How Elite Bicycle is keeping Tyler rolling through the coronavirus

Aristeo Rodriguez calls himself an analog guy. When I called to ask about an interview, he was too busy for a conversation. “Why don’t you just drop by?” he suggested. “We’re letting customers in one at a time.” When I arrived, I waited in a line stretched along the sidewalk and into the parking lot.

During my half hour wait, I overheard Aristeo with a customer looking to purchase a bike. He spoke with energy and passion about her options and what she could expect. Then, my turn came. The three minutes inside the shop were worth coming in person. Aristeo values face-to-face interaction and gave me his full attention.

Elite Bicycle was among the essential businesses permitted to stay open during the state quarantine. While many businesses are struggling to stay alive, Elite Bicycle is struggling to meet its high demand. Business began booming in mid-March and hasn’t stopped to date.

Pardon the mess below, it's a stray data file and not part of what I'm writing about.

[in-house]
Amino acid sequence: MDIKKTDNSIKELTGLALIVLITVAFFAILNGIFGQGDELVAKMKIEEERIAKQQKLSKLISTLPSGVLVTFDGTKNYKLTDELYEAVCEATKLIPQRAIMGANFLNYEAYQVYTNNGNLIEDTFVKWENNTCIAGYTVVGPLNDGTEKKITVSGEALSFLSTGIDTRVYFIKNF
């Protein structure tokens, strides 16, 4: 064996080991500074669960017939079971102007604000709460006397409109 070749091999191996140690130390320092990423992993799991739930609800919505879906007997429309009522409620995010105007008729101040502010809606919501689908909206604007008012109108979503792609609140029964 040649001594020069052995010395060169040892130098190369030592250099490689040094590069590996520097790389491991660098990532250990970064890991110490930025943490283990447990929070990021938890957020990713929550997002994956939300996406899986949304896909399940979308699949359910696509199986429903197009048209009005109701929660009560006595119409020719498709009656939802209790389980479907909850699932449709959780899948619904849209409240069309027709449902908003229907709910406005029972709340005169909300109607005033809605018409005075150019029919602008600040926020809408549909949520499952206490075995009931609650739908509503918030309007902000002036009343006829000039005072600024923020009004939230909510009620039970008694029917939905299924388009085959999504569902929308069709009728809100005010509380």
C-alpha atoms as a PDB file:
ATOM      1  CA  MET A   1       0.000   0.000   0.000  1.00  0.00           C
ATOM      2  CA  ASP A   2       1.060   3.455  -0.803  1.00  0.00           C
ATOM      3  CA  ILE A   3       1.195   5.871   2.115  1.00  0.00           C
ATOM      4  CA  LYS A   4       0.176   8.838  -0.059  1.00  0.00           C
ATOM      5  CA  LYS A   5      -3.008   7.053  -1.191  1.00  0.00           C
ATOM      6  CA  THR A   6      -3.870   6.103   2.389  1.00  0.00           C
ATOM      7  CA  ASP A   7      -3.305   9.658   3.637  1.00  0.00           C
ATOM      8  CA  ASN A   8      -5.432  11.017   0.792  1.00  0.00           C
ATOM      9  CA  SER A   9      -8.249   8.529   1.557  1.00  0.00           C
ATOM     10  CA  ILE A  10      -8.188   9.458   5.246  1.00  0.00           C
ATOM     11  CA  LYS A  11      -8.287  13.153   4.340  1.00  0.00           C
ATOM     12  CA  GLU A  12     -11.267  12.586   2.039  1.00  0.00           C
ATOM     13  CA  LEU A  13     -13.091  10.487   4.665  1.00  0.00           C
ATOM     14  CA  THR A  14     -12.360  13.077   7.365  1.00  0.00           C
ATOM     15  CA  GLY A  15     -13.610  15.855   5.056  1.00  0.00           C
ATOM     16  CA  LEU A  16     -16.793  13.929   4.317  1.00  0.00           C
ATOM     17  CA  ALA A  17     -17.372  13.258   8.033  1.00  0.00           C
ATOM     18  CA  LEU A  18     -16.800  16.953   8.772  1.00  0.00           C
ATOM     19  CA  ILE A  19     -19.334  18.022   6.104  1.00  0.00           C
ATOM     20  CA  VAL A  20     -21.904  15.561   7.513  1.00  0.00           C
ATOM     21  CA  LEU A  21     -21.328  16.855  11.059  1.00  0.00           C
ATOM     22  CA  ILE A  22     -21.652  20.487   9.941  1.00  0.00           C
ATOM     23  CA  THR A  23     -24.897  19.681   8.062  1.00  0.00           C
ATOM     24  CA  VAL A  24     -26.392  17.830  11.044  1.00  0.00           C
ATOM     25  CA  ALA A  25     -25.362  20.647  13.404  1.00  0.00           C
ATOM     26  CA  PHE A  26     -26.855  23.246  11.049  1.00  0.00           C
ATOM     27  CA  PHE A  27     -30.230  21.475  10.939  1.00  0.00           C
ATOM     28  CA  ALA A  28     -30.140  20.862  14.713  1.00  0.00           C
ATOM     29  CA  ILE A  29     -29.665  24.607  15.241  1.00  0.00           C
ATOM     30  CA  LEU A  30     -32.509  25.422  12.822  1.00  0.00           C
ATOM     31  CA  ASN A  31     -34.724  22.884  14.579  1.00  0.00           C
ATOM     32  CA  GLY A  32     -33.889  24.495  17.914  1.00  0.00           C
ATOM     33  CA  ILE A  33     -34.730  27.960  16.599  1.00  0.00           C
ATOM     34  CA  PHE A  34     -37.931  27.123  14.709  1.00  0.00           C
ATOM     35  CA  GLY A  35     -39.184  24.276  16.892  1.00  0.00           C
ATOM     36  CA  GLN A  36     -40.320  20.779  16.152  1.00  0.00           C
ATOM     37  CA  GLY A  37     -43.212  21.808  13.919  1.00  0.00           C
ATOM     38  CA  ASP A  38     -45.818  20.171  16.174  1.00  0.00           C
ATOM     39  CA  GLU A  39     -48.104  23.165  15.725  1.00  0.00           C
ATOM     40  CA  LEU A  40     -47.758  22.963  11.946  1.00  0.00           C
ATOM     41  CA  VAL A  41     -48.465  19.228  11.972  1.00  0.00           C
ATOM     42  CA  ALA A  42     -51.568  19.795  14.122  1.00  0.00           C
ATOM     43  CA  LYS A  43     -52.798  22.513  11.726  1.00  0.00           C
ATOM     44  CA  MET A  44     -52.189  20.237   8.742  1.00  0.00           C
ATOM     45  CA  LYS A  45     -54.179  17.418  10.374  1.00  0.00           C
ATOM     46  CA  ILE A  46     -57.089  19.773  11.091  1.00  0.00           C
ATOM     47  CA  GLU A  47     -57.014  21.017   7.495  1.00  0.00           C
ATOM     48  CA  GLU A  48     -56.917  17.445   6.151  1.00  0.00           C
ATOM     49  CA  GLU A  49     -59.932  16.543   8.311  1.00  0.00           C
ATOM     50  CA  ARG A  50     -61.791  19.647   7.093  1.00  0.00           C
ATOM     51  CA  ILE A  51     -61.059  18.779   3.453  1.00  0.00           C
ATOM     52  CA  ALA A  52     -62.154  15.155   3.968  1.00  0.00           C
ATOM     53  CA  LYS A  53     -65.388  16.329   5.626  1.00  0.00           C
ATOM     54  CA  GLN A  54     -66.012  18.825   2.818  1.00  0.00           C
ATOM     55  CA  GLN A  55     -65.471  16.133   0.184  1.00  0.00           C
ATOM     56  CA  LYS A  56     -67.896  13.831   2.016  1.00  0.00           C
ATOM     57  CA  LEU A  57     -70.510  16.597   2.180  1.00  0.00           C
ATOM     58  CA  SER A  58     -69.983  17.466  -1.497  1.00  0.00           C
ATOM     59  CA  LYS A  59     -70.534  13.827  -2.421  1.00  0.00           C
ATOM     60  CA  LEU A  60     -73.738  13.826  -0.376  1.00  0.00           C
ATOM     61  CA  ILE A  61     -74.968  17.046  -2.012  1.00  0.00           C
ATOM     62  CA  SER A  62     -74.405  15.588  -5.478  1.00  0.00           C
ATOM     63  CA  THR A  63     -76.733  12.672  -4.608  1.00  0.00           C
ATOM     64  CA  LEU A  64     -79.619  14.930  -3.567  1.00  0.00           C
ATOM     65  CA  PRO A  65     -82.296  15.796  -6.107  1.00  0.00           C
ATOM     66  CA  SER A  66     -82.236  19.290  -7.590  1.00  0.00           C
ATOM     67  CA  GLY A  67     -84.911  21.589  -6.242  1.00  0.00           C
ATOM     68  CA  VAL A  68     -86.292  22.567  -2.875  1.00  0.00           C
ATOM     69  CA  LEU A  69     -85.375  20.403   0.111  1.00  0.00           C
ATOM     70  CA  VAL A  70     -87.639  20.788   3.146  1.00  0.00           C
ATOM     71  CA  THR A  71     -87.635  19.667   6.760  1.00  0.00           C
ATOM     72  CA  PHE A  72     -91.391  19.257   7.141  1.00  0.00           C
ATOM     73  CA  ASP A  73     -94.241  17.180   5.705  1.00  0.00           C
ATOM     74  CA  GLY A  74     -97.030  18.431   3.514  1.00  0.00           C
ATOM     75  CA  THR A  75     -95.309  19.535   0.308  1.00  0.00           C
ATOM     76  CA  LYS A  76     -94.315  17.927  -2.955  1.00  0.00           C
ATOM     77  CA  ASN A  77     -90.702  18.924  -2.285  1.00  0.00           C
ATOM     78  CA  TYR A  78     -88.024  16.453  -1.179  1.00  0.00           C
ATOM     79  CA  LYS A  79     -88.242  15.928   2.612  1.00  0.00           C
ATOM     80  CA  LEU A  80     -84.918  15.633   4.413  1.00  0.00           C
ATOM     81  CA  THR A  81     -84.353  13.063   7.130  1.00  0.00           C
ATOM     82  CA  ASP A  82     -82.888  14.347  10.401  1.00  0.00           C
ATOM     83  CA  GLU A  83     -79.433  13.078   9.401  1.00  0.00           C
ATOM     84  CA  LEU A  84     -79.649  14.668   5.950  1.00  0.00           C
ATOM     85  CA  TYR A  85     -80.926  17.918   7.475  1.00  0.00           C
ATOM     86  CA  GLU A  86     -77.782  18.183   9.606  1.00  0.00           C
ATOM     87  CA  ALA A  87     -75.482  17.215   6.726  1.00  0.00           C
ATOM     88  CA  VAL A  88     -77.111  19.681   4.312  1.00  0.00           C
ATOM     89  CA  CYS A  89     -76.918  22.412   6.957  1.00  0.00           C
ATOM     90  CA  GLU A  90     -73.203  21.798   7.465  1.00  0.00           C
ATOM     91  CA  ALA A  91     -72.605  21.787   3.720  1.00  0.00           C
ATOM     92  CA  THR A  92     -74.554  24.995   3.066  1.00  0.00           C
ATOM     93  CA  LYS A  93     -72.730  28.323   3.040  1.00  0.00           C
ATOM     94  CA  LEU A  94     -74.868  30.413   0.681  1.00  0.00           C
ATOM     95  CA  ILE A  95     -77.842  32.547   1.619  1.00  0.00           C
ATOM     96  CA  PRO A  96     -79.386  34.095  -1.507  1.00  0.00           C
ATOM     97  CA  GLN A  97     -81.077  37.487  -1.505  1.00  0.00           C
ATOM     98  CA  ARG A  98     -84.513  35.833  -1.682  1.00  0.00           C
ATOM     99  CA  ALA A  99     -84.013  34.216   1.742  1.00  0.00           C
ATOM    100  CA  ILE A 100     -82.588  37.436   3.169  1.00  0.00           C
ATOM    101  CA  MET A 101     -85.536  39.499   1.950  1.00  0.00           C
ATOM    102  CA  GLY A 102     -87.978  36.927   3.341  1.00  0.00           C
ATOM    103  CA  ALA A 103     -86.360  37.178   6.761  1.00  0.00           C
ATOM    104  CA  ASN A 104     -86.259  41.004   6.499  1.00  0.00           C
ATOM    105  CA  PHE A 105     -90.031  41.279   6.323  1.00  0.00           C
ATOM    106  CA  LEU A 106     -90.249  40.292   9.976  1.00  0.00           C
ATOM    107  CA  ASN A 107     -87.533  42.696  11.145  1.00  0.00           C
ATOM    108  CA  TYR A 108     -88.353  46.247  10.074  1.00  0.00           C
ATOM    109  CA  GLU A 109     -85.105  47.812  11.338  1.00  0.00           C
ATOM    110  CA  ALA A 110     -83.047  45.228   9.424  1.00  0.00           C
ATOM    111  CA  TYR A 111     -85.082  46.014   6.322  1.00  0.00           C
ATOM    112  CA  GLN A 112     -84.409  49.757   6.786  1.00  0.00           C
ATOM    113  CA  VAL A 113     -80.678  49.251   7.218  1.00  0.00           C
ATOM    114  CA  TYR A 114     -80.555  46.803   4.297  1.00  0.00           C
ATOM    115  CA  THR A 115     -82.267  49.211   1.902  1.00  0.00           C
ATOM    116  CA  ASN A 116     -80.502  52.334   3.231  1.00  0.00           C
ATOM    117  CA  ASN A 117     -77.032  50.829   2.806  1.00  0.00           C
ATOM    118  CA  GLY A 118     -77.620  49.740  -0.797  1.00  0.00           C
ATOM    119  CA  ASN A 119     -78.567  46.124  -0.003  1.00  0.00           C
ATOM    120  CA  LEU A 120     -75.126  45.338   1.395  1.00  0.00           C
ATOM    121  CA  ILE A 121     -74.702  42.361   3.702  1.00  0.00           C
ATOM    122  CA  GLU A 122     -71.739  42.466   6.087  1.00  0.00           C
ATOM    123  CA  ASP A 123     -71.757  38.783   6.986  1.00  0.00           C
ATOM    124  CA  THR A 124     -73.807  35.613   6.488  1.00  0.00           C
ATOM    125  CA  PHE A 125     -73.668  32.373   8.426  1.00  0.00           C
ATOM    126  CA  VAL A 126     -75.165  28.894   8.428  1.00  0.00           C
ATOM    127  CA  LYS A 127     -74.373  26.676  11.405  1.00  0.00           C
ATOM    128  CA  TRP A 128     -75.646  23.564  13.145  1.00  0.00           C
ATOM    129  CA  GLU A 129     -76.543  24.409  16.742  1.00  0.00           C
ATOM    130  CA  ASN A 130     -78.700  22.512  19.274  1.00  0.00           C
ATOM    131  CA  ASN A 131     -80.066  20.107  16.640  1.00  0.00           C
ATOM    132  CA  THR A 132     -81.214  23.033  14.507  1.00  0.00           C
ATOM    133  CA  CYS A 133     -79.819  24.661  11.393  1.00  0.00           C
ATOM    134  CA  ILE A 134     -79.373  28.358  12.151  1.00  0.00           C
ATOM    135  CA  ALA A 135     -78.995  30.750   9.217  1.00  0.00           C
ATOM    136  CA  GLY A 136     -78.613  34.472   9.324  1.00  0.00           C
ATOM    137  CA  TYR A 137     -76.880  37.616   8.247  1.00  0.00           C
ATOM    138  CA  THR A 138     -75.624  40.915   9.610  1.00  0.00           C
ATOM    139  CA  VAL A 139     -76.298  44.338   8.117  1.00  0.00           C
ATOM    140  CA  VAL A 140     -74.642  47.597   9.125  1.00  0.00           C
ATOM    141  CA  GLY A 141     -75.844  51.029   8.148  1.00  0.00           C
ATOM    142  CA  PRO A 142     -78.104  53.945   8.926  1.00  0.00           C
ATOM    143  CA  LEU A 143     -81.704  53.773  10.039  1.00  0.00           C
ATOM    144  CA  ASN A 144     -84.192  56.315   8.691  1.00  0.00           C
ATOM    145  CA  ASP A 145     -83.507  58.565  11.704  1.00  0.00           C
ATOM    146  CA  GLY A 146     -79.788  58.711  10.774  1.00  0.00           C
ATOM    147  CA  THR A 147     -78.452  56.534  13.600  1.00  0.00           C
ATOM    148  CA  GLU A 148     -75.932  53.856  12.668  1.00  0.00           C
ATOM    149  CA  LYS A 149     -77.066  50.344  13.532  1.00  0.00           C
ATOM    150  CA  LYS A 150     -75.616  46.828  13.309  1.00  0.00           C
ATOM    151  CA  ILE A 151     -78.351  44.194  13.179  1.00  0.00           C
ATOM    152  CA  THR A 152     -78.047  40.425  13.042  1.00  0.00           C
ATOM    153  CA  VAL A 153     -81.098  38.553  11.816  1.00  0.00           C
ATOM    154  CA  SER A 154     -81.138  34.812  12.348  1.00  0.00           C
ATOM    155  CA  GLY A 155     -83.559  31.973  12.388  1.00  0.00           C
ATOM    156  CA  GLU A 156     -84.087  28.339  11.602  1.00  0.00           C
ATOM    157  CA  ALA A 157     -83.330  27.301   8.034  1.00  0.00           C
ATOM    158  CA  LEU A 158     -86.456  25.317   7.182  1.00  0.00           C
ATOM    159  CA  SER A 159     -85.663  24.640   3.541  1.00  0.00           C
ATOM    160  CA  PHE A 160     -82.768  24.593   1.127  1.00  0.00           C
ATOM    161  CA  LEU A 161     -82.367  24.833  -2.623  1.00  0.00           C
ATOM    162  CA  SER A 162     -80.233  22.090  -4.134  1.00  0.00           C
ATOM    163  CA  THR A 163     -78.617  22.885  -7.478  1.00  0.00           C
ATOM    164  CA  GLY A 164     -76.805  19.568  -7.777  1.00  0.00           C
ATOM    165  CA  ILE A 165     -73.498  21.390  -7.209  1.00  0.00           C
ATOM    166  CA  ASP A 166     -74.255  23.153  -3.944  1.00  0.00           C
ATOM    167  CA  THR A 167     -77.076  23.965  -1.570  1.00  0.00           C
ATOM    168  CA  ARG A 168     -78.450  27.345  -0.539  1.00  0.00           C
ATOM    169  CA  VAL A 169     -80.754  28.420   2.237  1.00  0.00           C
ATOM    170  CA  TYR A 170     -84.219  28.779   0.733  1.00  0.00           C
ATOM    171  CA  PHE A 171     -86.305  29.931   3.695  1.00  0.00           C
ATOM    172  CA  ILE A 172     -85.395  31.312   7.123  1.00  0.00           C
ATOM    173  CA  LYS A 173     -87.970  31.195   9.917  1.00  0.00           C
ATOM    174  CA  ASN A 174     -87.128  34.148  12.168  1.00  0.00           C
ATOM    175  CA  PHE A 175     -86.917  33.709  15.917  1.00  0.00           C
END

During his interview, Aristeo repeated the values he and his colleagues hold dear: being a close-knit, nonhierarchical, small business that loves spending time with the community out of doors and on their bikes.

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Jane Neal is the executive director of The Tyler Loop and storytelling director of Out of the Loop: True Stories about Tyler and East Texas. In addition to the Loop, she works at the Literacy Council of Tyler and attends Sam Houston State University remotely, where she studies sociology. Jane is a certified interfaith spiritual guide. She is a member of Leadership Tyler Class 33 and a former teacher of French at Robert E. Lee High School, where she ran a storytelling program called Senior Stories. Jane and her husband Don have four children.